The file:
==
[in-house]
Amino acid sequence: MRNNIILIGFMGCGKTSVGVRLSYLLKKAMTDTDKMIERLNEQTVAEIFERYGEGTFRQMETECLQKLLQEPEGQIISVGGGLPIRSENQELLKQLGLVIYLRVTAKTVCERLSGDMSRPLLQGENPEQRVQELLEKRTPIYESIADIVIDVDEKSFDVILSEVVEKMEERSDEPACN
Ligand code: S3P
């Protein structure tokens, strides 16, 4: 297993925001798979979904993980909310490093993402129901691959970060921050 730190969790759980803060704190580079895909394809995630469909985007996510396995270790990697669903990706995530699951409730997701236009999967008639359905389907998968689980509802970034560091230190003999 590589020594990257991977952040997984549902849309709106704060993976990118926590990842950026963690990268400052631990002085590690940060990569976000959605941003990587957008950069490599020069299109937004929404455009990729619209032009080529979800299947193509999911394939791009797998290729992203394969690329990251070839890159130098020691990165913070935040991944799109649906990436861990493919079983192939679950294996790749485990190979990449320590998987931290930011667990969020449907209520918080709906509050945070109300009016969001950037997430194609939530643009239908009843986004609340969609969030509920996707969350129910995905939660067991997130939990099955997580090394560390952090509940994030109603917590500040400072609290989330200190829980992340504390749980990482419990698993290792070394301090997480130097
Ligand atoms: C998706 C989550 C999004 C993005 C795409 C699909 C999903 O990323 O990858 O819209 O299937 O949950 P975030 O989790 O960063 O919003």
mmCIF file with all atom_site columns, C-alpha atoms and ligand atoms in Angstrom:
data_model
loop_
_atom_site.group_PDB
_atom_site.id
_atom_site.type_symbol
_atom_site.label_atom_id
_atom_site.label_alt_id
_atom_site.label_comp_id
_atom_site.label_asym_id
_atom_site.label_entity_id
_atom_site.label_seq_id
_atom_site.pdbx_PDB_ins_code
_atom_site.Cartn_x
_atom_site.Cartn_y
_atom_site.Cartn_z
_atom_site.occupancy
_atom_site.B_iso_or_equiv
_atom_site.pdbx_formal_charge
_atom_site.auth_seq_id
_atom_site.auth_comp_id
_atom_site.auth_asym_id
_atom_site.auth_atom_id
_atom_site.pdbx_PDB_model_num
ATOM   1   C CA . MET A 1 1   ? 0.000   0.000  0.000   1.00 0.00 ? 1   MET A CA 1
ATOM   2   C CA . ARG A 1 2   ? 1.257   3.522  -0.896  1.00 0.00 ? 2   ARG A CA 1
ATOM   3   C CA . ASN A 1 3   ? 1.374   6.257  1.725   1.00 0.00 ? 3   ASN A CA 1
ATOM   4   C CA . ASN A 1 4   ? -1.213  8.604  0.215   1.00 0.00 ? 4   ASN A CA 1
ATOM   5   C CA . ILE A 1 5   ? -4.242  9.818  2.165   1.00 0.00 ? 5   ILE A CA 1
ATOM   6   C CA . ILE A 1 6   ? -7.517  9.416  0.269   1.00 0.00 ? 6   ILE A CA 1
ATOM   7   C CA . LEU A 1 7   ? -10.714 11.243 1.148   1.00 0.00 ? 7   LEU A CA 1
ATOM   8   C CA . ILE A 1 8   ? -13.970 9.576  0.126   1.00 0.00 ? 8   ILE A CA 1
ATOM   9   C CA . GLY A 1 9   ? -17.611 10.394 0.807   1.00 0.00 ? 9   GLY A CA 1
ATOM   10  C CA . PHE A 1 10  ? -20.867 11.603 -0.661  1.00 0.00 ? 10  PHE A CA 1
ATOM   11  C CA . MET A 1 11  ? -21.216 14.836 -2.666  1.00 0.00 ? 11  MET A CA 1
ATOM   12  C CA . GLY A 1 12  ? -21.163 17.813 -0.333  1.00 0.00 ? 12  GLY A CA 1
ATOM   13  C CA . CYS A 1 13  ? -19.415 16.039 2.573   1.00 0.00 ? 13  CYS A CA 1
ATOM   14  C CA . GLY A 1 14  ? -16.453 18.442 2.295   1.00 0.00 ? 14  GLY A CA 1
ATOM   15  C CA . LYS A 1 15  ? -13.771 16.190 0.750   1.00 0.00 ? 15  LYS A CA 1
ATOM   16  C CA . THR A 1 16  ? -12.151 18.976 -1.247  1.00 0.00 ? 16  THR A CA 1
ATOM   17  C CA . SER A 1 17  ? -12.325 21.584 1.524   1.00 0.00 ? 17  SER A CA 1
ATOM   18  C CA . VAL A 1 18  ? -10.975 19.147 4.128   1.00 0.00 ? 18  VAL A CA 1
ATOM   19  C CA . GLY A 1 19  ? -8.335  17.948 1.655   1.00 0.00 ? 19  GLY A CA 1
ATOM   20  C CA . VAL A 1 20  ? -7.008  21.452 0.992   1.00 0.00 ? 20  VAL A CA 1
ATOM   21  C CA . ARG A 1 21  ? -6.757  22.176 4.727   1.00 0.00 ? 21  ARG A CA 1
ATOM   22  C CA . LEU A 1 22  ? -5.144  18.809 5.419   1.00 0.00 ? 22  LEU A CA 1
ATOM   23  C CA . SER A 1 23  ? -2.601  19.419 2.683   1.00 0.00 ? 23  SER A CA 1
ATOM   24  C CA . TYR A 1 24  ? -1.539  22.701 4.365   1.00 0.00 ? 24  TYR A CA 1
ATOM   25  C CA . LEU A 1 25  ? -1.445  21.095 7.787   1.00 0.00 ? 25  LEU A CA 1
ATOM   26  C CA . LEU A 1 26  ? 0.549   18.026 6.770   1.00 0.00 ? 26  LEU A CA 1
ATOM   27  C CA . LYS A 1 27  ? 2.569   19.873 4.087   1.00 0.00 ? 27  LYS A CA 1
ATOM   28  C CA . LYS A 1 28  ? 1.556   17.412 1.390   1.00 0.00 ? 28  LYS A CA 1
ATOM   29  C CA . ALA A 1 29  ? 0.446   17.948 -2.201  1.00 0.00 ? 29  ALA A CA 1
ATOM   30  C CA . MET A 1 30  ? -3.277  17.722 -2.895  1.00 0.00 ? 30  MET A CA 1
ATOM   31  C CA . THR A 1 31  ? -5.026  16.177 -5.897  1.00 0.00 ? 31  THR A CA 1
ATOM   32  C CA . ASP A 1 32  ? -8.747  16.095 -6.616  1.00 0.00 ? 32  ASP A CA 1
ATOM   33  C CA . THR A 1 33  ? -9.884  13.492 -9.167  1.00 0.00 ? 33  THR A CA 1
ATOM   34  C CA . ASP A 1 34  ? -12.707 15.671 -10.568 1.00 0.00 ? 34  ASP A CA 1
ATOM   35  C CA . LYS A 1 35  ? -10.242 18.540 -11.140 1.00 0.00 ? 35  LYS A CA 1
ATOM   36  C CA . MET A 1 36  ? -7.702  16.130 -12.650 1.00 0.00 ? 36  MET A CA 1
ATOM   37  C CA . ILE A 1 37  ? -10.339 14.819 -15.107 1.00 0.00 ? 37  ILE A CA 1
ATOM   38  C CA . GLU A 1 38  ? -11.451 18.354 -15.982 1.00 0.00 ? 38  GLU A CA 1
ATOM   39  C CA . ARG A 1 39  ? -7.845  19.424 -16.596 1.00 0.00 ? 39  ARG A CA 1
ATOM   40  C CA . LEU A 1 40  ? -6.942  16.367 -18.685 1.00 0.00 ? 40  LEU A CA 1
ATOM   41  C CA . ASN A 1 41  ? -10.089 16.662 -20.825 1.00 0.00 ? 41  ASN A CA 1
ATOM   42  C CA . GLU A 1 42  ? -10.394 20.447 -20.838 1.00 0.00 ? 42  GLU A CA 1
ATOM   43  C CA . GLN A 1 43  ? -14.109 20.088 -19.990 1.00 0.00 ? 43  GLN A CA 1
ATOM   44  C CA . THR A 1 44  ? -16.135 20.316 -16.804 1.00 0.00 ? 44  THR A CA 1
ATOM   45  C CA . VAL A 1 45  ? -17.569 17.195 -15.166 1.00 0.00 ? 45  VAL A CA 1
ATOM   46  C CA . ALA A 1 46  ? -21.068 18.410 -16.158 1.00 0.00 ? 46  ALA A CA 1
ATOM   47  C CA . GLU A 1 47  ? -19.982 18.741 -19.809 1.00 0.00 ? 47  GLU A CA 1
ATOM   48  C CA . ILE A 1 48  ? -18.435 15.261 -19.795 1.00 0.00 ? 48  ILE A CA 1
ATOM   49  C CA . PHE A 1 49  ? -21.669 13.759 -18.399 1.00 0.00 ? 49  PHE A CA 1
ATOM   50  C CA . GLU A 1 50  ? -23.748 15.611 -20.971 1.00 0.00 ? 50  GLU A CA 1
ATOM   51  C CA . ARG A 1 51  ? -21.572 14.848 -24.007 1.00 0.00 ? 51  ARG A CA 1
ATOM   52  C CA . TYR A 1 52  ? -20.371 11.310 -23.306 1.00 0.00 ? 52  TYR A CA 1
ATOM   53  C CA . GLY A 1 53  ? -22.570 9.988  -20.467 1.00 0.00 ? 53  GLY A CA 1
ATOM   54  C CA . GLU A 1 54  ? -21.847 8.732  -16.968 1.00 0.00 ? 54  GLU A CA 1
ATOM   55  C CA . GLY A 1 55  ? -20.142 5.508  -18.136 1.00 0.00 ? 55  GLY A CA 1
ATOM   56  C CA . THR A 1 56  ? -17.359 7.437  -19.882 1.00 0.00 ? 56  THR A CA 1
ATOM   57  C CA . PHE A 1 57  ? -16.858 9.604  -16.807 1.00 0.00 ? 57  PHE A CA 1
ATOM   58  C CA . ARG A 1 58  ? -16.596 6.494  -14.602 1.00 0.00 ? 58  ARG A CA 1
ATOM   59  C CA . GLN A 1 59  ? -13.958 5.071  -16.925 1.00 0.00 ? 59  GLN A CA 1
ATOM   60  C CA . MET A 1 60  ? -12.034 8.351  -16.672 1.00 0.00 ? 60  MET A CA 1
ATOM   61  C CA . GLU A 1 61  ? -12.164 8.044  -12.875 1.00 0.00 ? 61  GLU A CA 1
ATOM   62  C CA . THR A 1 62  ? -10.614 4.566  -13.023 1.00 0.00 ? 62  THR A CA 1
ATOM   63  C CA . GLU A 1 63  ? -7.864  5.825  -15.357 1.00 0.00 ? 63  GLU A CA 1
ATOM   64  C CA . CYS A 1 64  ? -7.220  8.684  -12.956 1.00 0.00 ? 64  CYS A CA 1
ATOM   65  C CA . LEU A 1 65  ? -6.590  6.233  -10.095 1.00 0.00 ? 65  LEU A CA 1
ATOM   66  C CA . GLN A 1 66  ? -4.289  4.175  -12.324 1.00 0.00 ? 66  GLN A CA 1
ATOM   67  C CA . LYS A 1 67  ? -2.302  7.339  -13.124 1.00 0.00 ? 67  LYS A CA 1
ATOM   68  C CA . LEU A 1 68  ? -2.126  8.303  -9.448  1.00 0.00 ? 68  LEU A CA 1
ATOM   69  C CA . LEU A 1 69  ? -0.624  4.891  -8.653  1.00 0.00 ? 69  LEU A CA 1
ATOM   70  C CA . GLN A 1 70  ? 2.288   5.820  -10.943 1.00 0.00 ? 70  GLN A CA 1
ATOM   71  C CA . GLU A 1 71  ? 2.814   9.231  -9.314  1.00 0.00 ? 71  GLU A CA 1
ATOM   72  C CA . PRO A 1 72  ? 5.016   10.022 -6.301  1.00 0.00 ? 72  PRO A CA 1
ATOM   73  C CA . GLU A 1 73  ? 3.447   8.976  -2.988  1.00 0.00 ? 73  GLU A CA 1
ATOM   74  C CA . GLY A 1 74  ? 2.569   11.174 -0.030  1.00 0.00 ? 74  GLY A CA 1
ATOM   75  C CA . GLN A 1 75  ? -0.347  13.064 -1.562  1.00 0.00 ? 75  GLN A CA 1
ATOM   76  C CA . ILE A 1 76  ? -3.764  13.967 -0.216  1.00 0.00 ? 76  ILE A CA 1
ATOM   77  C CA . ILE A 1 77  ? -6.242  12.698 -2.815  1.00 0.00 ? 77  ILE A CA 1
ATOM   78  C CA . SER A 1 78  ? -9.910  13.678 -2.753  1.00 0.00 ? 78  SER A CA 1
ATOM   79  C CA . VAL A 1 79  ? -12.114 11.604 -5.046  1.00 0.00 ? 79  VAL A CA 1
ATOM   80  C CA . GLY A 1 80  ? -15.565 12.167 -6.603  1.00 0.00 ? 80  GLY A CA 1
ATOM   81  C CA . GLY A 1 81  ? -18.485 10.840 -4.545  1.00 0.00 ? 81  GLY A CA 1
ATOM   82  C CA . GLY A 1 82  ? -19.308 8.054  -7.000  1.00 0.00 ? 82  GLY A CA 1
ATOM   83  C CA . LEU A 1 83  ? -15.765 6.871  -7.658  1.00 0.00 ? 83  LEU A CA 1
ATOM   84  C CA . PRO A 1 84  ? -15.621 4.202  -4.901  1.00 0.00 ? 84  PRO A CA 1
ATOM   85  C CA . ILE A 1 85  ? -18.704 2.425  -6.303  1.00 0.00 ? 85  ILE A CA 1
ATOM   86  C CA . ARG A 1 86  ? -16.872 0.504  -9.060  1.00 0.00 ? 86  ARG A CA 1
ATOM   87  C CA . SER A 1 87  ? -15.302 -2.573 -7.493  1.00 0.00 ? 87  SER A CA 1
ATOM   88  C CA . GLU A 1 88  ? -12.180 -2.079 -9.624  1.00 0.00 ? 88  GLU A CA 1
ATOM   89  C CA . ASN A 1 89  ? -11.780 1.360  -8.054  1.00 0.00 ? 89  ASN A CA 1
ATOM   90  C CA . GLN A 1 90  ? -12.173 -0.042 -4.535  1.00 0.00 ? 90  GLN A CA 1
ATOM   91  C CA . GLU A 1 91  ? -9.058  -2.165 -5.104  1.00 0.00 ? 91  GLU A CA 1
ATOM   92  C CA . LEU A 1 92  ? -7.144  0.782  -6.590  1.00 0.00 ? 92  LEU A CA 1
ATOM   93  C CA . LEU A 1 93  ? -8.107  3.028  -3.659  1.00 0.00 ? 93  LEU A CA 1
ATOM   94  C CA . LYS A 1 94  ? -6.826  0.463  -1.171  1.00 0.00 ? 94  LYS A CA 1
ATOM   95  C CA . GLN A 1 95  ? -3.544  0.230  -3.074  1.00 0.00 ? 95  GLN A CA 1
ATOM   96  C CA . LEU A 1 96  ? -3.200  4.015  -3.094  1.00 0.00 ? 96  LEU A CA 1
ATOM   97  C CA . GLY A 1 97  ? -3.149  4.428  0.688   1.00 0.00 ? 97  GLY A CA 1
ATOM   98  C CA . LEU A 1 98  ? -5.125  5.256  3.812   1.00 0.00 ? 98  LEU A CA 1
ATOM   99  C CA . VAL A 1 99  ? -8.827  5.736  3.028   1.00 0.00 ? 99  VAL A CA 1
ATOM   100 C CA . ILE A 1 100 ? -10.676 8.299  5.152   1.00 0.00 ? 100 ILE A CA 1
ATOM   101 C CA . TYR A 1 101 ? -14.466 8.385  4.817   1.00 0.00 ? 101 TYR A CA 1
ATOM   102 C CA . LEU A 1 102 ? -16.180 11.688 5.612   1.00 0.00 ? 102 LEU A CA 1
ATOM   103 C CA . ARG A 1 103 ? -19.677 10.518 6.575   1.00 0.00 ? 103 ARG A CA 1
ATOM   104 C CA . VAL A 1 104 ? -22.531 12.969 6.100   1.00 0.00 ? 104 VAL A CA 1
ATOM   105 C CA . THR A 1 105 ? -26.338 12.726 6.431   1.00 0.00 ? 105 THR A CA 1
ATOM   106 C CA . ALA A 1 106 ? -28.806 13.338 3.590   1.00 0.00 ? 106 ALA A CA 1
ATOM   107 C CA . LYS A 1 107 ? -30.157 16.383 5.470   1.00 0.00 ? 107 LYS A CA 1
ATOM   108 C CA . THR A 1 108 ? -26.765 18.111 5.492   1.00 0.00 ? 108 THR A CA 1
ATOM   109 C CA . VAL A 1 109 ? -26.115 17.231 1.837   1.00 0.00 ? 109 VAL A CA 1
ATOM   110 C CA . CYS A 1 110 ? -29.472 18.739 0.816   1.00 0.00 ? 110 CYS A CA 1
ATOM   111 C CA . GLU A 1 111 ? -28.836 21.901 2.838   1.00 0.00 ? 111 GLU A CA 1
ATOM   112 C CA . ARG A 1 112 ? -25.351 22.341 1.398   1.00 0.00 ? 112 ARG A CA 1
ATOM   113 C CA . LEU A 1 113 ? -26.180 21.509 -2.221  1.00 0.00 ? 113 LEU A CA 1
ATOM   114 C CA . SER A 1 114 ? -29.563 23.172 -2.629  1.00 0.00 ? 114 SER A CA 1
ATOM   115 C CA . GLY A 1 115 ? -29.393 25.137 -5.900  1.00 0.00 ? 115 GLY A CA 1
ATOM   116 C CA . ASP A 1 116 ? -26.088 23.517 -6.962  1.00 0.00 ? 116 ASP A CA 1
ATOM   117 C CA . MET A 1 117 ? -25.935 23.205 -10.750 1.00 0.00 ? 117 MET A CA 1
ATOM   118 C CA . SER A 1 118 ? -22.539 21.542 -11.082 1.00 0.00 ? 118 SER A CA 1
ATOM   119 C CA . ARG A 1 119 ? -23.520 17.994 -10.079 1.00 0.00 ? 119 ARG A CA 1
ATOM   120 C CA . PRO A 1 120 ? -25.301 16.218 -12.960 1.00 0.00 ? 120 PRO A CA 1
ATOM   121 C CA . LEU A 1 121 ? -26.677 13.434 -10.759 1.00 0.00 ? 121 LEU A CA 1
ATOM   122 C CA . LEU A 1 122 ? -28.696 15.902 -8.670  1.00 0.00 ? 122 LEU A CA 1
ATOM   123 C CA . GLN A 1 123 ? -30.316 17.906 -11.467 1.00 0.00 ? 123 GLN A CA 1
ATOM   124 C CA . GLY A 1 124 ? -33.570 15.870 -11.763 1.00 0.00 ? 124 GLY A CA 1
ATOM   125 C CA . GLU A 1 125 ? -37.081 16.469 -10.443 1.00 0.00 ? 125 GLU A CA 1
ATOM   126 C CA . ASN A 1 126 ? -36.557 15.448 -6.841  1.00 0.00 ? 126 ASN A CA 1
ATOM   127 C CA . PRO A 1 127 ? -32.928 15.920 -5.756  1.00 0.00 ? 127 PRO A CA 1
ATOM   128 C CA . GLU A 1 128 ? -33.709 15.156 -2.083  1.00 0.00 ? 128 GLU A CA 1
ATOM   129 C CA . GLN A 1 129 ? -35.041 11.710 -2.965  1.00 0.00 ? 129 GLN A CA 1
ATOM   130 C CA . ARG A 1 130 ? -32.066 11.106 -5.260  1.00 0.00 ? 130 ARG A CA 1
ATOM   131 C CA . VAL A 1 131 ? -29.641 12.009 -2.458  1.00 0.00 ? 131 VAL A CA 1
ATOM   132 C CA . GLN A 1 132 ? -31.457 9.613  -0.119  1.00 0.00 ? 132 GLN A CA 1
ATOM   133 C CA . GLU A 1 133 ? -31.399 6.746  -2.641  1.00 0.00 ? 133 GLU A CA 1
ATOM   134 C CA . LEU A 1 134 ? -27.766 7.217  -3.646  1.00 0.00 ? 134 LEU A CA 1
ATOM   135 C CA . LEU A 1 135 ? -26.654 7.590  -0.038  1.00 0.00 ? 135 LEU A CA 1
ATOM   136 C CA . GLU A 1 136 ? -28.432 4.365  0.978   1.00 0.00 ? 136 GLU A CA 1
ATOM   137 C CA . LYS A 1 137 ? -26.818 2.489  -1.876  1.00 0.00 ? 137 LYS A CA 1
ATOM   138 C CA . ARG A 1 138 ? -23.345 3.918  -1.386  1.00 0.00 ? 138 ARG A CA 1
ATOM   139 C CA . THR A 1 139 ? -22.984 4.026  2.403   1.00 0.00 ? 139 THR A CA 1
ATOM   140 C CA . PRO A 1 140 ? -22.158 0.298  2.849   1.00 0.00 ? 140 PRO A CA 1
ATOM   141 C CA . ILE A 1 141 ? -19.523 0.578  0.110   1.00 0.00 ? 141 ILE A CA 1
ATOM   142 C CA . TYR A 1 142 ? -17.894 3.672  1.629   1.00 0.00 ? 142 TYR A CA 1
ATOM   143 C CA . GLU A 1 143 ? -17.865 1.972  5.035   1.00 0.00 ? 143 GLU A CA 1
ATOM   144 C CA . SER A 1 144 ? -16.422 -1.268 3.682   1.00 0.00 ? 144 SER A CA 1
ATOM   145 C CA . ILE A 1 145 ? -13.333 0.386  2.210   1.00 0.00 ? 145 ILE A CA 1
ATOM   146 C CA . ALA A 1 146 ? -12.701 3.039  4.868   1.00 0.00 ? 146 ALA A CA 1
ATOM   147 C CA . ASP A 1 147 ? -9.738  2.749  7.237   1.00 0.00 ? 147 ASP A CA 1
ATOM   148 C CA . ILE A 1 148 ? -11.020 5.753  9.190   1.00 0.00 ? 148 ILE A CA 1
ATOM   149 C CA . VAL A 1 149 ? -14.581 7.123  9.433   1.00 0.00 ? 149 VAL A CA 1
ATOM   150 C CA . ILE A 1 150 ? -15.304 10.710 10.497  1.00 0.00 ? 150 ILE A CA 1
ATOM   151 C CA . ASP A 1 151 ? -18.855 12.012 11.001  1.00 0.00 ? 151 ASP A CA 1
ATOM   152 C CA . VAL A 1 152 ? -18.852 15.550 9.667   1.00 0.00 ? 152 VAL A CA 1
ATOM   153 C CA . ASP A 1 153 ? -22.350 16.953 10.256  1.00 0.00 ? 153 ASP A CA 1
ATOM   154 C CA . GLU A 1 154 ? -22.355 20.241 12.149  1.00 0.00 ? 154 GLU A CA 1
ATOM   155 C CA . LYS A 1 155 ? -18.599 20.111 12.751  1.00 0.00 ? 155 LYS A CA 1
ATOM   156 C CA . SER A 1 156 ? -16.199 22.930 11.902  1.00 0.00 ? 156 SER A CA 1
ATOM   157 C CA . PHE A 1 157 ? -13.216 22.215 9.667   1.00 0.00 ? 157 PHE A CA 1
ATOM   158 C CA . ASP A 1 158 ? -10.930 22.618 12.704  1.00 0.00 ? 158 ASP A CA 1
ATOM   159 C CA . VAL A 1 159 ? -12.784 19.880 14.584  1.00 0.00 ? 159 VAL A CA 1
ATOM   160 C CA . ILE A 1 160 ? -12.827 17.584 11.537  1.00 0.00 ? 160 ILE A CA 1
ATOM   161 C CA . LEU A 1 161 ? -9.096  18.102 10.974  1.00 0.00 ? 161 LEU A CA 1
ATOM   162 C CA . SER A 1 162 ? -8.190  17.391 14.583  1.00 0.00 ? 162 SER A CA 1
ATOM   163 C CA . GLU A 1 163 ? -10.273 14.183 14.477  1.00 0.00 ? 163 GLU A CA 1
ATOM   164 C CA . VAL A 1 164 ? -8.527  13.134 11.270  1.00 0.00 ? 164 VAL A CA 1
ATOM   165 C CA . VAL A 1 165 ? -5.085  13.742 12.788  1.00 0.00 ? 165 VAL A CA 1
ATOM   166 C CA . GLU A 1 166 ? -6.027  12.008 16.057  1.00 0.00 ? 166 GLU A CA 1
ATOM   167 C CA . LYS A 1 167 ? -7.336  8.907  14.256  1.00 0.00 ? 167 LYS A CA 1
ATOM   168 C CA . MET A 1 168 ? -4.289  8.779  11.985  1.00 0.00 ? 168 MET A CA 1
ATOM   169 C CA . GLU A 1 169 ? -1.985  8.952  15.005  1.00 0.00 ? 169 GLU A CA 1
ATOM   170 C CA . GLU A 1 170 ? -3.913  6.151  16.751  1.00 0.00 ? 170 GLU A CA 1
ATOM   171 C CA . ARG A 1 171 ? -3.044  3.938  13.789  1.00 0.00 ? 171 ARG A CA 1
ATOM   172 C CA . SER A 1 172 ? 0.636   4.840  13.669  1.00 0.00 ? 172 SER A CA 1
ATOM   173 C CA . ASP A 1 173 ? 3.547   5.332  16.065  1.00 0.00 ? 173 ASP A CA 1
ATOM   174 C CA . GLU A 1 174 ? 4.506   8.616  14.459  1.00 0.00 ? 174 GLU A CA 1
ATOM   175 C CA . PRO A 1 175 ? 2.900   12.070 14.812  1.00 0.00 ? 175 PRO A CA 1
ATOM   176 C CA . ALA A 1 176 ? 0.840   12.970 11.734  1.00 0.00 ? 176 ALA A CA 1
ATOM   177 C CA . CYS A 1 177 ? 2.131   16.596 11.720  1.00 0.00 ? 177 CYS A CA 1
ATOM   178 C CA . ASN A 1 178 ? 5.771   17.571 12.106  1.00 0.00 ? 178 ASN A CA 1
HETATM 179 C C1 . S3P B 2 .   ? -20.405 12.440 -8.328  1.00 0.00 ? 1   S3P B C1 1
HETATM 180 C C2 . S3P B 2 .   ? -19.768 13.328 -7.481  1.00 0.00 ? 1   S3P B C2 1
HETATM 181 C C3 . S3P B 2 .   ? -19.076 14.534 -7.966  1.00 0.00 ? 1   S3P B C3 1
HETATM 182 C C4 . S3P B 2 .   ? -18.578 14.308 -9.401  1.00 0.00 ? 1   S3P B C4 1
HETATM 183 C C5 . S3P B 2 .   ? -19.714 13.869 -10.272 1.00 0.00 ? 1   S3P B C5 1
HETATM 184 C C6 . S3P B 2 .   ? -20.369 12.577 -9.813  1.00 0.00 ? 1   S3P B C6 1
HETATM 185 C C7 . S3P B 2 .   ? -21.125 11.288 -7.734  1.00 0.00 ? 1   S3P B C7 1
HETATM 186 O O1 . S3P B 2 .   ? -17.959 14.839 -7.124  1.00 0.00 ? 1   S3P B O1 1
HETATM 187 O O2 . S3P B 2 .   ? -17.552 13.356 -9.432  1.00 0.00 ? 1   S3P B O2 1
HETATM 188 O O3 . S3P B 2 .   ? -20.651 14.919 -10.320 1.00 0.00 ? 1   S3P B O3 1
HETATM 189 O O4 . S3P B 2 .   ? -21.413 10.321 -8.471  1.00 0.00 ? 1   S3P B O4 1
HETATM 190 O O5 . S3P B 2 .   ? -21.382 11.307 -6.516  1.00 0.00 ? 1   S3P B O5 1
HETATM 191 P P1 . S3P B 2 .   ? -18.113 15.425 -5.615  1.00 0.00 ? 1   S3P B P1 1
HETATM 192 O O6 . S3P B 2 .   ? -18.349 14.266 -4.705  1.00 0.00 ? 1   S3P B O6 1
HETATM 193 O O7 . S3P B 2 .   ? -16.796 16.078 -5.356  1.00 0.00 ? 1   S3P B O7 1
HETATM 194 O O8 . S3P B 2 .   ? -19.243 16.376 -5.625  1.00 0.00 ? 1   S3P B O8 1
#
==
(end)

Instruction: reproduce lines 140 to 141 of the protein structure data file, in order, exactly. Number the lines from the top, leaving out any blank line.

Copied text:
ATOM   111 C CA . GLU A 1 111 ? -28.836 21.901 2.838   1.00 0.00 ? 111 GLU A CA 1
ATOM   112 C CA . ARG A 1 112 ? -25.351 22.341 1.398   1.00 0.00 ? 112 ARG A CA 1